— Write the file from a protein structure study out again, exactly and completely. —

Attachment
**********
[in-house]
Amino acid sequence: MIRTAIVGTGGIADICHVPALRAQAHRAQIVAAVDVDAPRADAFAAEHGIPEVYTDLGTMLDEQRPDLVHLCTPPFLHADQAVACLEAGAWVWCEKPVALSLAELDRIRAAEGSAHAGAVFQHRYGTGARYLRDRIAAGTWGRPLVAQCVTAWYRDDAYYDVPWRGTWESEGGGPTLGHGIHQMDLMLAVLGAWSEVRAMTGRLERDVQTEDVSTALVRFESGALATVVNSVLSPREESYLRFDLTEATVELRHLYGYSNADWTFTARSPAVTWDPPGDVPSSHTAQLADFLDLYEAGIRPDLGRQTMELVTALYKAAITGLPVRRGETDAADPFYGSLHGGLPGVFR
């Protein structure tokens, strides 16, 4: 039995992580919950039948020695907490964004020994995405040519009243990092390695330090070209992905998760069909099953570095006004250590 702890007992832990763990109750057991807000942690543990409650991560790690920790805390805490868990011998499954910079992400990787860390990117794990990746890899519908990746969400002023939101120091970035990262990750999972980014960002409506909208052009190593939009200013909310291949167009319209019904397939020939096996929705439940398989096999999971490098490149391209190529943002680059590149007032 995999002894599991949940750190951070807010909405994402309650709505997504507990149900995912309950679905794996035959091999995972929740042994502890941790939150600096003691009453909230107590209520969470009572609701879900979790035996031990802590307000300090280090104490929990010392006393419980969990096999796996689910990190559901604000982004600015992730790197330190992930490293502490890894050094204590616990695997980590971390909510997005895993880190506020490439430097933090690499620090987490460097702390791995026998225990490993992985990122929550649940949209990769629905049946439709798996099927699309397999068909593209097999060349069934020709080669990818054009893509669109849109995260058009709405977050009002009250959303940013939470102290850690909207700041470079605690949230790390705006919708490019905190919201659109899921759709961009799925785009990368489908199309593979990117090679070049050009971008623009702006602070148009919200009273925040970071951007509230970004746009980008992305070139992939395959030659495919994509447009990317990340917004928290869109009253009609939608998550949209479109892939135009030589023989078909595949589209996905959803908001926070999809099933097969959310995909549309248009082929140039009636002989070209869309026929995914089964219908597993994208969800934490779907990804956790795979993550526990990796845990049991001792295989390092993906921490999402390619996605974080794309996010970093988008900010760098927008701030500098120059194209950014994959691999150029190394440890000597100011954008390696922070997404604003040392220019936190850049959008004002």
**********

[in-house]
Amino acid sequence: MIRTAIVGTGGIADICHVPALRAQAHRAQIVAAVDVDAPRADAFAAEHGIPEVYTDLGTMLDEQRPDLVHLCTPPFLHADQAVACLEAGAWVWCEKPVALSLAELDRIRAAEGSAHAGAVFQHRYGTGARYLRDRIAAGTWGRPLVAQCVTAWYRDDAYYDVPWRGTWESEGGGPTLGHGIHQMDLMLAVLGAWSEVRAMTGRLERDVQTEDVSTALVRFESGALATVVNSVLSPREESYLRFDLTEATVELRHLYGYSNADWTFTARSPAVTWDPPGDVPSSHTAQLADFLDLYEAGIRPDLGRQTMELVTALYKAAITGLPVRRGETDAADPFYGSLHGGLPGVFR
């Protein structure tokens, strides 16, 4: 039995992580919950039948020695907490964004020994995405040519009243990092390695330090070209992905998760069909099953570095006004250590 702890007992832990763990109750057991807000942690543990409650991560790690920790805390805490868990011998499954910079992400990787860390990117794990990746890899519908990746969400002023939101120091970035990262990750999972980014960002409506909208052009190593939009200013909310291949167009319209019904397939020939096996929705439940398989096999999971490098490149391209190529943002680059590149007032 995999002894599991949940750190951070807010909405994402309650709505997504507990149900995912309950679905794996035959091999995972929740042994502890941790939150600096003691009453909230107590209520969470009572609701879900979790035996031990802590307000300090280090104490929990010392006393419980969990096999796996689910990190559901604000982004600015992730790197330190992930490293502490890894050094204590616990695997980590971390909510997005895993880190506020490439430097933090690499620090987490460097702390791995026998225990490993992985990122929550649940949209990769629905049946439709798996099927699309397999068909593209097999060349069934020709080669990818054009893509669109849109995260058009709405977050009002009250959303940013939470102290850690909207700041470079605690949230790390705006919708490019905190919201659109899921759709961009799925785009990368489908199309593979990117090679070049050009971008623009702006602070148009919200009273925040970071951007509230970004746009980008992305070139992939395959030659495919994509447009990317990340917004928290869109009253009609939608998550949209479109892939135009030589023989078909595949589209996905959803908001926070999809099933097969959310995909549309248009082929140039009636002989070209869309026929995914089964219908597993994208969800934490779907990804956790795979993550526990990796845990049991001792295989390092993906921490999402390619996605974080794309996010970093988008900010760098927008701030500098120059194209950014994959691999150029190394440890000597100011954008390696922070997404604003040392220019936190850049959008004002």